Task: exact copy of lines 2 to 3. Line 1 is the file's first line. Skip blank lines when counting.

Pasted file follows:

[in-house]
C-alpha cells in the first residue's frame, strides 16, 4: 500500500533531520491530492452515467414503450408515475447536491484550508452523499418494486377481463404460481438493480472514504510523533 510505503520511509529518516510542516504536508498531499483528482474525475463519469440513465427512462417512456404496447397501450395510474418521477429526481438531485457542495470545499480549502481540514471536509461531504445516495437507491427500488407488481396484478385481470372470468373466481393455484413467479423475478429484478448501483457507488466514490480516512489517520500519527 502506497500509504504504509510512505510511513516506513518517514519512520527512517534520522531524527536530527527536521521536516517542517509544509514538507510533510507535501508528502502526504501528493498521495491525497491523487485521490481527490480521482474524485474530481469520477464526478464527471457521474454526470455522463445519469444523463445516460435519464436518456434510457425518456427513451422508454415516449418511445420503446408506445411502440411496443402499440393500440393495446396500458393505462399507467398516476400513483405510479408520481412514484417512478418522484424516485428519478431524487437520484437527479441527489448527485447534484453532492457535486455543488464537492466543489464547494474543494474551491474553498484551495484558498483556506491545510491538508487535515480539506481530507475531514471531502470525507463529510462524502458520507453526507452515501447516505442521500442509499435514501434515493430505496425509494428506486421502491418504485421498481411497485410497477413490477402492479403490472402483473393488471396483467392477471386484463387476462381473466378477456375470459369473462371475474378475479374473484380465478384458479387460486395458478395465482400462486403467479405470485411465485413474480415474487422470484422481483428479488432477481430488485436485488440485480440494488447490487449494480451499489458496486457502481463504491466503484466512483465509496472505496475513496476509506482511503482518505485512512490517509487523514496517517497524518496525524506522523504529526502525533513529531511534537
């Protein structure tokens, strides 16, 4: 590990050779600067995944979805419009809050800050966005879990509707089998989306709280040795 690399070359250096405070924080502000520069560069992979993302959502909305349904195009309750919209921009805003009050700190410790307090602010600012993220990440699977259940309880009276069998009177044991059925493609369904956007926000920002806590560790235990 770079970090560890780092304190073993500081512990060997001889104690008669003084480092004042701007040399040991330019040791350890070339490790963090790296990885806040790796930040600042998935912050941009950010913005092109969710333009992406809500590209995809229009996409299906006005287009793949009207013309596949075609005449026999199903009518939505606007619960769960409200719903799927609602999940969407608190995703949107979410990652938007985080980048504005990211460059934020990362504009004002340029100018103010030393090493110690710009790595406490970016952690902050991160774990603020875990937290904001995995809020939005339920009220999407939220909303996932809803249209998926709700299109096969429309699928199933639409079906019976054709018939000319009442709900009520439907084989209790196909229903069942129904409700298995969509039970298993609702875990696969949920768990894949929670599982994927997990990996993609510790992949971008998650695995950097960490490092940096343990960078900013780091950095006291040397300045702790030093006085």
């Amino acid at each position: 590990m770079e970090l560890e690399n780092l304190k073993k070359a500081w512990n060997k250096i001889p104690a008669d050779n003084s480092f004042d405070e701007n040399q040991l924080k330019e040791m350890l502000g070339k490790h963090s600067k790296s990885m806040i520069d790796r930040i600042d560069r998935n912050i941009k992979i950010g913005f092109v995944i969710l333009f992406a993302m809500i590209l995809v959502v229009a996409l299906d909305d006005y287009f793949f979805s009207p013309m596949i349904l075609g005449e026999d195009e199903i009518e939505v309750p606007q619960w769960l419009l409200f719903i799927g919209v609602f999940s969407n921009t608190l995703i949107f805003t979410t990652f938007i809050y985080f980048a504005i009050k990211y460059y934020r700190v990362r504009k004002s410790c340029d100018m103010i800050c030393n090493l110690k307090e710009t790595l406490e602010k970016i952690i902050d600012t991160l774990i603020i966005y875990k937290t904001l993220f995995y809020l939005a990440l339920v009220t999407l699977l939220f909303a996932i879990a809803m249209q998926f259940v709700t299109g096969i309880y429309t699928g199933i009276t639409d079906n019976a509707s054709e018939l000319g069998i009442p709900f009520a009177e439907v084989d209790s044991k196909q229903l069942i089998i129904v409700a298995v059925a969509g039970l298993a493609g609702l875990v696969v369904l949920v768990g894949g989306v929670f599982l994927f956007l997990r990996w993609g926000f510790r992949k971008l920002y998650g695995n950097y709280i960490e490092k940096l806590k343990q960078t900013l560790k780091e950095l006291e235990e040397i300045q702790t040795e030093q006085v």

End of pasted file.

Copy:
C-alpha cells in the first residue's frame, strides 16, 4: 500500500533531520491530492452515467414503450408515475447536491484550508452523499418494486377481463404460481438493480472514504510523533 510505503520511509529518516510542516504536508498531499483528482474525475463519469440513465427512462417512456404496447397501450395510474418521477429526481438531485457542495470545499480549502481540514471536509461531504445516495437507491427500488407488481396484478385481470372470468373466481393455484413467479423475478429484478448501483457507488466514490480516512489517520500519527 502506497500509504504504509510512505510511513516506513518517514519512520527512517534520522531524527536530527527536521521536516517542517509544509514538507510533510507535501508528502502526504501528493498521495491525497491523487485521490481527490480521482474524485474530481469520477464526478464527471457521474454526470455522463445519469444523463445516460435519464436518456434510457425518456427513451422508454415516449418511445420503446408506445411502440411496443402499440393500440393495446396500458393505462399507467398516476400513483405510479408520481412514484417512478418522484424516485428519478431524487437520484437527479441527489448527485447534484453532492457535486455543488464537492466543489464547494474543494474551491474553498484551495484558498483556506491545510491538508487535515480539506481530507475531514471531502470525507463529510462524502458520507453526507452515501447516505442521500442509499435514501434515493430505496425509494428506486421502491418504485421498481411497485410497477413490477402492479403490472402483473393488471396483467392477471386484463387476462381473466378477456375470459369473462371475474378475479374473484380465478384458479387460486395458478395465482400462486403467479405470485411465485413474480415474487422470484422481483428479488432477481430488485436485488440485480440494488447490487449494480451499489458496486457502481463504491466503484466512483465509496472505496475513496476509506482511503482518505485512512490517509487523514496517517497524518496525524506522523504529526502525533513529531511534537
């Protein structure tokens, strides 16, 4: 590990050779600067995944979805419009809050800050966005879990509707089998989306709280040795 690399070359250096405070924080502000520069560069992979993302959502909305349904195009309750919209921009805003009050700190410790307090602010600012993220990440699977259940309880009276069998009177044991059925493609369904956007926000920002806590560790235990 770079970090560890780092304190073993500081512990060997001889104690008669003084480092004042701007040399040991330019040791350890070339490790963090790296990885806040790796930040600042998935912050941009950010913005092109969710333009992406809500590209995809229009996409299906006005287009793949009207013309596949075609005449026999199903009518939505606007619960769960409200719903799927609602999940969407608190995703949107979410990652938007985080980048504005990211460059934020990362504009004002340029100018103010030393090493110690710009790595406490970016952690902050991160774990603020875990937290904001995995809020939005339920009220999407939220909303996932809803249209998926709700299109096969429309699928199933639409079906019976054709018939000319009442709900009520439907084989209790196909229903069942129904409700298995969509039970298993609702875990696969949920768990894949929670599982994927997990990996993609510790992949971008998650695995950097960490490092940096343990960078900013780091950095006291040397300045702790030093006085």